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one Man's Temper be made the Standard of another Man's Devotion? I think that for general Use, Forms of Prayer cannot be too chafte in their Compofition; and our Reformers were of the fame Mind. For look into the Book of Common Prayer, and what will you find? Why every Thing that is folemn and grave, but none of thofe rapturous Expreffions which are to be met with in many private Compofitions. The Reason was, not that our Reformers wanted a Spirit of Piety, but they faw plainly, what every wife Man fees, that to feel Extafies and Transports in Devotion is not the Turn of every Man's Temper. But this amounts to a Confeffion that God may as acceptably be ferved in a more fedate Way; and this I will venture to fay, that if there be any Degree of Warmth which a ferious Ufe of thefe Prayers cannot raise, it is fuch a Degree as Man may be without, and be never the worfe Chriftian. I would not be understood as condemning all other Forms in a private Way; I would only give a Caution (as I faid) against those Mistakes, which very good Perfons are fometimes apt to run into by the undue Ufe of them. Men fhould confult their particular Tempers and Conftitutions in the Choice of fuch Books, as they do in the Choice of their natural Food, and be content with a plain and fimple Diet when the Stomach will not bear high Sauces.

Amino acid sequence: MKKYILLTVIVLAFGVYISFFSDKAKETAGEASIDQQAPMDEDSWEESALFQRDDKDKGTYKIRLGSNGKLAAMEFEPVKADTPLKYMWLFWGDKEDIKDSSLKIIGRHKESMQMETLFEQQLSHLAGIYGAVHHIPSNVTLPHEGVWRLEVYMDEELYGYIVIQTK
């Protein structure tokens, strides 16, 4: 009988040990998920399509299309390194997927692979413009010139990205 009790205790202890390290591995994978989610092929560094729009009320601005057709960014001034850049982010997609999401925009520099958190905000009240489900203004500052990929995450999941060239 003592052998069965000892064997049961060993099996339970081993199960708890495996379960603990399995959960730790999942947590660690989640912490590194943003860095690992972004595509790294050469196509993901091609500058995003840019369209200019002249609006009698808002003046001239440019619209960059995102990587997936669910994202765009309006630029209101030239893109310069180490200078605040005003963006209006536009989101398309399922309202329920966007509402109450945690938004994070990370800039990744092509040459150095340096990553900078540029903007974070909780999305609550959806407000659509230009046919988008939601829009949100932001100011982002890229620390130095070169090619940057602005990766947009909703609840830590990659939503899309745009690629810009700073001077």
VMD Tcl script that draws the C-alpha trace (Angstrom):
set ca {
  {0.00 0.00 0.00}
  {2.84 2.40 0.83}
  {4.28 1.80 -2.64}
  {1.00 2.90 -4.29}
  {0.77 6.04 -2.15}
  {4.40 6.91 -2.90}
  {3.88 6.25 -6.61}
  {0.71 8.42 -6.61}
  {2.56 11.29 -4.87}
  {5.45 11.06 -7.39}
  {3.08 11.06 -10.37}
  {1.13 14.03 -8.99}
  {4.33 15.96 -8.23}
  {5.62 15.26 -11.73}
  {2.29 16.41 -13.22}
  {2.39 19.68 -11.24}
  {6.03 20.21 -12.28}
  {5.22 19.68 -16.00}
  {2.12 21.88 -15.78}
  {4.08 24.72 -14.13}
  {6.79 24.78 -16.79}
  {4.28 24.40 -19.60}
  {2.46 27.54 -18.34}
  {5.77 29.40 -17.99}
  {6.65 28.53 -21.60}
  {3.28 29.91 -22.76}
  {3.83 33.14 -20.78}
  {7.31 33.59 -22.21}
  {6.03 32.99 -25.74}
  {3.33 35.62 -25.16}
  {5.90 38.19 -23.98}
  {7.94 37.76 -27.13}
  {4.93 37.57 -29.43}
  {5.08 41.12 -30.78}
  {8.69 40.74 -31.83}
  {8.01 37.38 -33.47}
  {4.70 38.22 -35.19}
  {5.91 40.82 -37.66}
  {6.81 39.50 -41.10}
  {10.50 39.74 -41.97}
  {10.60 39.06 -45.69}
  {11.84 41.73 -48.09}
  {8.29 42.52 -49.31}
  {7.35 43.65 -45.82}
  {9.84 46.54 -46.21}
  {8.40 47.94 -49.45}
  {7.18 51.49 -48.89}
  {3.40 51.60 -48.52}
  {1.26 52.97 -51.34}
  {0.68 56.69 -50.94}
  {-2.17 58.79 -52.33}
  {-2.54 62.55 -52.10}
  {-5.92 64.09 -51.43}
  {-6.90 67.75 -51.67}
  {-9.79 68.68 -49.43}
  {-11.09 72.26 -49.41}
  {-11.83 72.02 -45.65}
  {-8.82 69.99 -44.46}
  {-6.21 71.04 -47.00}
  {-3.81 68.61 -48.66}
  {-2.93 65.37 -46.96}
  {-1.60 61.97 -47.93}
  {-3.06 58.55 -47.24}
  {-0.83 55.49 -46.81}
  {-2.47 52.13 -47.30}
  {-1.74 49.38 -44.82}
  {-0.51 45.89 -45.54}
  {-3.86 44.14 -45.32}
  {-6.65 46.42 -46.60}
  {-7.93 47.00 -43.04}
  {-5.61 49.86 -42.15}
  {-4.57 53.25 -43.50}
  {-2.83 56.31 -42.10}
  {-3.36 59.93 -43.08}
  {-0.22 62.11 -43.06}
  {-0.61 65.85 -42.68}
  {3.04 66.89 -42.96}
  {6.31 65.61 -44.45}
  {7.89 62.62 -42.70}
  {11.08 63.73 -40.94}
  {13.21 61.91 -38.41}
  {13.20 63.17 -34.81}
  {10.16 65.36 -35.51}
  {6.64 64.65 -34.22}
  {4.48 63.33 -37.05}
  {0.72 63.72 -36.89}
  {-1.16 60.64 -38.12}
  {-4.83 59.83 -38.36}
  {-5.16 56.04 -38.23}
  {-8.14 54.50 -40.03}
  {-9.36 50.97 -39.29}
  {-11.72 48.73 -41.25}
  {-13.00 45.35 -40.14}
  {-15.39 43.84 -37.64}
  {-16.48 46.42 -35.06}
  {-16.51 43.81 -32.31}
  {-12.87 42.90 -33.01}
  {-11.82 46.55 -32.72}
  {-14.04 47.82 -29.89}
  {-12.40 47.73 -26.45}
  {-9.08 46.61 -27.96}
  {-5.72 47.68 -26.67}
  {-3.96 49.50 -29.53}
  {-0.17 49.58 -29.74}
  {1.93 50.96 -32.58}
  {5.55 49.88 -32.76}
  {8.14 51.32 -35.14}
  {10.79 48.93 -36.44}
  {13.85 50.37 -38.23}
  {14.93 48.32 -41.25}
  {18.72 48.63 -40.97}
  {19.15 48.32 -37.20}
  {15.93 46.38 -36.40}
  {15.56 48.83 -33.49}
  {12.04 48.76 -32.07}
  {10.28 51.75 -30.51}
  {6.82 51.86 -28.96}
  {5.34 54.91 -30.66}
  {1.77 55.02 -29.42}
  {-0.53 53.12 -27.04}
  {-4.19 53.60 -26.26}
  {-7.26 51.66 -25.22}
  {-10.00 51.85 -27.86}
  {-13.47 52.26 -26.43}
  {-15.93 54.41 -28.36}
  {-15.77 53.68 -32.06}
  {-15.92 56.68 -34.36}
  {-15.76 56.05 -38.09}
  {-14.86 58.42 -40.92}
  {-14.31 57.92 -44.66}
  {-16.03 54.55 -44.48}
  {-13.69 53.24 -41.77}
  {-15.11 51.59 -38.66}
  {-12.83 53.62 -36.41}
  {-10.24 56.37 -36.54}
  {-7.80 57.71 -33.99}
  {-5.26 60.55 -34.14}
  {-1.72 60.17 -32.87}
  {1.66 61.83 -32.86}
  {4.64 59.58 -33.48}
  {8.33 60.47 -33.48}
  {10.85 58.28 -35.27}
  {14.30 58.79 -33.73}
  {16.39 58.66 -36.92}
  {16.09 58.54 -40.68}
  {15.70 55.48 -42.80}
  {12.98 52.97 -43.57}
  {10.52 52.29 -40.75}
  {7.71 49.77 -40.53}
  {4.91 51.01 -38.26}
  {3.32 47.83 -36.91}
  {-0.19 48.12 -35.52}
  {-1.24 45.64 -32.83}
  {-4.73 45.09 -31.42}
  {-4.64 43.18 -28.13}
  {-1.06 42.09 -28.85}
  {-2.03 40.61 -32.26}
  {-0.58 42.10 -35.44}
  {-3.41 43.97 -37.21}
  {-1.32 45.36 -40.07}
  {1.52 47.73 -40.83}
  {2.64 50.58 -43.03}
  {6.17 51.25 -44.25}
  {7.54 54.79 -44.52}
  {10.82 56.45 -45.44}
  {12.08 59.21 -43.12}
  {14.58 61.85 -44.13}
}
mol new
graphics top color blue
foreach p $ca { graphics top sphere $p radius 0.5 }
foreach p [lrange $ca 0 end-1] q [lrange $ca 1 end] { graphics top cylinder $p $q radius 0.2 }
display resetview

One Caution fhould never be forgotten, which is, that we afk all Things in the Name of Chrifi, or in Trust upon his all-fufficient Sacrifice. I have before observed to you, that Chrift hath commanded us thus to pray; and therefore he that does not pray after this Manner, does not pray as a Chriftian ought to pray. It is not always neceffary that this Circumstance fhould be expreffed; but in Mind and Intention it always ought to be. It may feem strange, perhaps, that in the Lord's Prayer we are not taught to ask in the Name of Chrift. The Reafon is, that this new Manner of praying was not to take Place til after the Death of Chrift. HITHERTO (fays our Saviour) ye
have asked nothing in my Name fball afk in my Name.
AT THAT DAY ye John xvi. 23. At what Day? Why after my Death and Refurrection; for this he had been fpeaking of just before. A little while and ye shall not fee me, and again, a little while and ye fhall fee me. Verily, verily, I jay unto you, that ye fhall weep and lament, but the World shall rejoice; and ye fhall be forrowful, but your Sorrow shall be turned into Joy. This fhews that the Circumflance of praying in the Name of Chrift, was founded upon the Confideration of his Death, by which having difcharged the Office of our High Prieft on Earth, he was to enter into the Heavens to appear in the Prefence of God for us. To this the Apoftle alludes, Heb. iv.14. Seeing then we have a great High Priest that is paed into the Heavens let us come boldly to the Throne of Grace, that we may obtain Mercy, and find Grace to help in Time of Need: